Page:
Tuesday, July 2, 2013

Swiss Navy

Jim Greenfield, a long time member of Cooper River YC and a former employee of Fletcher Marine Products, sent me a collection of photos from the late 1950s through the mid-1960s.  Today's post will examine a series of photos taken of Blair Fletcher testing the first of the "Swiss" Moths his company produced during the mid to late 1960s.  These boats were based on the boats designed by Swiss builder Dunand and first seen over in this country at the 1965 World Championship which was held at Corinthian YC in Cape May, New Jersey.  Pierre Roggo, Claude Barth and Dennis Weber brought over three Dunands and Roggo won the regatta easily out pacing the Cates-Florida and Shelley Moths which were the mainstay designs fielded by the American sailors.

The "Swiss" Moths were quite beamy compared to other contemporary Moths and also sported a wooden, free-standing mast which was very much in vogue in European-designed Moths in those days.  In this photo one can see the double ended controls for the outhaul and Cunningham.  Most American Moths from this era just tied off the outhaul and most didn't have a Cunningham but instead relied on a downhaul, in which the gooseneck could be slid down a short piece of track attached to the mast and then a thumb screw tightened to retain the desired luff tension.  This, like the tied off outhaul was of course not adjustable while sailing.  Additionally the blade shapes were becoming more sophisticated on the European boats.  The vang however, was still fairly primitive with the tongue of the boom passing through a slot in the mast with "one setting suits all conditions" tension achieved by insinuating a wooden wedge into the front side of the slot to prevent the boom from rising.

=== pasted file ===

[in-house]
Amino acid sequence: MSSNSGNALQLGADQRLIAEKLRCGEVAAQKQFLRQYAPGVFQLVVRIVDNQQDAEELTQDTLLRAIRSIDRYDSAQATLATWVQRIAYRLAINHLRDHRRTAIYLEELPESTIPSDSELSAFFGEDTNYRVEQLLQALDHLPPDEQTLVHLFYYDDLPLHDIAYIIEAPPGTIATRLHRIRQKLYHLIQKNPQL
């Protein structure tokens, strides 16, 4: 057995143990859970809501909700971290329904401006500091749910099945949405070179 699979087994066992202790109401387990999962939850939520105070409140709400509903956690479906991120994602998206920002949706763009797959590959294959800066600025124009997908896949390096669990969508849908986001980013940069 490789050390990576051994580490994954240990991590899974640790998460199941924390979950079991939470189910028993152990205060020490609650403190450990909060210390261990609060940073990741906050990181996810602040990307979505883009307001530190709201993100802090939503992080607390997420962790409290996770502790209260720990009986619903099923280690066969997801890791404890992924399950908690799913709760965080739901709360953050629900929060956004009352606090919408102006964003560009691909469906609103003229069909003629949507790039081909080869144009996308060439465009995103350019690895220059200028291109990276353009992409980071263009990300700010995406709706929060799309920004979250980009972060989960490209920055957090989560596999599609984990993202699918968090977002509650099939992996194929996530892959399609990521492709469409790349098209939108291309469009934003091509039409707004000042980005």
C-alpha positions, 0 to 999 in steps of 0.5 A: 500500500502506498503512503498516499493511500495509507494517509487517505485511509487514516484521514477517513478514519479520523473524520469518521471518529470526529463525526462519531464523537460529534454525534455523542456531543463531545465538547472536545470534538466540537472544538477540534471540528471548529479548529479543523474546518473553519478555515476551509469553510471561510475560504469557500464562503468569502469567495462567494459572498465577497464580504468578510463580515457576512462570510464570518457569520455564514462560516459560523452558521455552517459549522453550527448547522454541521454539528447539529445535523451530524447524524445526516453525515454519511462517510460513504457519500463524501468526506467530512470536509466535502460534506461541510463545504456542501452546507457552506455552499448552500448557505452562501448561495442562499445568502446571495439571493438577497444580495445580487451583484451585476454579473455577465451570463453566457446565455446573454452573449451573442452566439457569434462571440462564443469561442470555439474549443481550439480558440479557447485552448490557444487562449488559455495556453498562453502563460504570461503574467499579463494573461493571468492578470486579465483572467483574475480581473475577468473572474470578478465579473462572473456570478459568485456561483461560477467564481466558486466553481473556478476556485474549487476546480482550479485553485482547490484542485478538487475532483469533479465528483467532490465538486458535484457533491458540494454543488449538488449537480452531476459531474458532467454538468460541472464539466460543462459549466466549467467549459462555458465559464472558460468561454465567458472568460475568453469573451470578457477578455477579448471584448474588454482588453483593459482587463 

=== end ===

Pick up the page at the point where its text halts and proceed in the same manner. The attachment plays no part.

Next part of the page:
The Cooper River shore line was very much less built-up than today.

In this photo one can just make out one of the small, vestigial deck wings which were very controversial at the 1965 Worlds.  The Americans cried foul, insisting that the small deck overhangs were essentially hiking wings, which in those days were illegal.  The fast thinking Swiss sailors countered that those were not hiking devices but instead were "rub rails"!  In the end they were permitted to sail without having to shave them off.  The argument of exactly when a rub rail grows enough to become a hiking wing was not entirely settled until the class adopted a sweeping set of rule changes which legalized wings and also ushered in the high aspect Australian rig and sail.  At a stroke, Moths gained both more sail power and more righting moment.  Those two changes drove not only development of the IMCA Moths all the way to the hydrofoiling boats seen today, but also the creation of Classic Moths for those sailors who wanted to continue racing boats built more or less to the original development rules.

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